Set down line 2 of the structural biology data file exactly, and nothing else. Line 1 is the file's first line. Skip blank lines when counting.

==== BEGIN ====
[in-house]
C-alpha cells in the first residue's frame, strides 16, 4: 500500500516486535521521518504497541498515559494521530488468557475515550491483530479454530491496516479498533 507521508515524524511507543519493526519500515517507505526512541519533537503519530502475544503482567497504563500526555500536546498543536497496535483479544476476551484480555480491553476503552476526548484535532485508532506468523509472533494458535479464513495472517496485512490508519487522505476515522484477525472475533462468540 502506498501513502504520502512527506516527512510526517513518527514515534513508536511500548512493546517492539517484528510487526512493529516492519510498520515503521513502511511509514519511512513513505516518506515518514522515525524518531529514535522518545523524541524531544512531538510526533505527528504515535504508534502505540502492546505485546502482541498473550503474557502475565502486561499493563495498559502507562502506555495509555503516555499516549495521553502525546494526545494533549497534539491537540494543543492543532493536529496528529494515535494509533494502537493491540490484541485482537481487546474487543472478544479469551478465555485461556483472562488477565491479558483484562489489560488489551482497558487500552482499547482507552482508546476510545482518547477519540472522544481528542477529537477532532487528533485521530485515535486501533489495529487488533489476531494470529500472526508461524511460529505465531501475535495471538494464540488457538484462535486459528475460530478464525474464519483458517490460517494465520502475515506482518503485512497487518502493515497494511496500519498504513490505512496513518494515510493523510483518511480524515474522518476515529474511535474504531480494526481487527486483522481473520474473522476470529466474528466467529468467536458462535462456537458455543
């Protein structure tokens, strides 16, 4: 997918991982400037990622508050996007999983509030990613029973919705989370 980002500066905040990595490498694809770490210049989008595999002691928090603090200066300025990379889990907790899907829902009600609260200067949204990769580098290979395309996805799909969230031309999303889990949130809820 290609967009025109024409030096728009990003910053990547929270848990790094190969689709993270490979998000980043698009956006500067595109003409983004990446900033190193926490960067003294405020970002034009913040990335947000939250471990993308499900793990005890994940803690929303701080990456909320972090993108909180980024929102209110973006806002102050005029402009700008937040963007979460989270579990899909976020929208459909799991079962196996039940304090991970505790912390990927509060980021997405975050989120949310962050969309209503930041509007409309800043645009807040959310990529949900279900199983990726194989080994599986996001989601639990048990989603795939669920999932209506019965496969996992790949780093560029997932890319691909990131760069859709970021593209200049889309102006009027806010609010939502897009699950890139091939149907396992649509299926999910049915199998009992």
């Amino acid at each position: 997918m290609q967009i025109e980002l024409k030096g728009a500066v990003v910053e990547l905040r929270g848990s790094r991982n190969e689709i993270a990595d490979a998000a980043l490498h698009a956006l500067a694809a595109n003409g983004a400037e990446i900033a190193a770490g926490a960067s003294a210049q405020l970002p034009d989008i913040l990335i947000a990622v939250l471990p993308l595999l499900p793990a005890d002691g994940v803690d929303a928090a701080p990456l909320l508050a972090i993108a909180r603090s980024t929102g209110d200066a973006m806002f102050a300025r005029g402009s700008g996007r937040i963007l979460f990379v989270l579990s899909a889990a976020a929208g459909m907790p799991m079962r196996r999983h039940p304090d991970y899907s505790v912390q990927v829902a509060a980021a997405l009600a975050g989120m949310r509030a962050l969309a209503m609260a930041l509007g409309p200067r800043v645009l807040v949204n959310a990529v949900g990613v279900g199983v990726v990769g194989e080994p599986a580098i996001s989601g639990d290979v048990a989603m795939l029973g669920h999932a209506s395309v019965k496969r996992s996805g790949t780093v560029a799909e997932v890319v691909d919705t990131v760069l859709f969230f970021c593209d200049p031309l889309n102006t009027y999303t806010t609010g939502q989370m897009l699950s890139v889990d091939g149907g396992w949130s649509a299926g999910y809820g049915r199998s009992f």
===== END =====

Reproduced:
C-alpha cells in the first residue's frame, strides 16, 4: 500500500516486535521521518504497541498515559494521530488468557475515550491483530479454530491496516479498533 507521508515524524511507543519493526519500515517507505526512541519533537503519530502475544503482567497504563500526555500536546498543536497496535483479544476476551484480555480491553476503552476526548484535532485508532506468523509472533494458535479464513495472517496485512490508519487522505476515522484477525472475533462468540 502506498501513502504520502512527506516527512510526517513518527514515534513508536511500548512493546517492539517484528510487526512493529516492519510498520515503521513502511511509514519511512513513505516518506515518514522515525524518531529514535522518545523524541524531544512531538510526533505527528504515535504508534502505540502492546505485546502482541498473550503474557502475565502486561499493563495498559502507562502506555495509555503516555499516549495521553502525546494526545494533549497534539491537540494543543492543532493536529496528529494515535494509533494502537493491540490484541485482537481487546474487543472478544479469551478465555485461556483472562488477565491479558483484562489489560488489551482497558487500552482499547482507552482508546476510545482518547477519540472522544481528542477529537477532532487528533485521530485515535486501533489495529487488533489476531494470529500472526508461524511460529505465531501475535495471538494464540488457538484462535486459528475460530478464525474464519483458517490460517494465520502475515506482518503485512497487518502493515497494511496500519498504513490505512496513518494515510493523510483518511480524515474522518476515529474511535474504531480494526481487527486483522481473520474473522476470529466474528466467529468467536458462535462456537458455543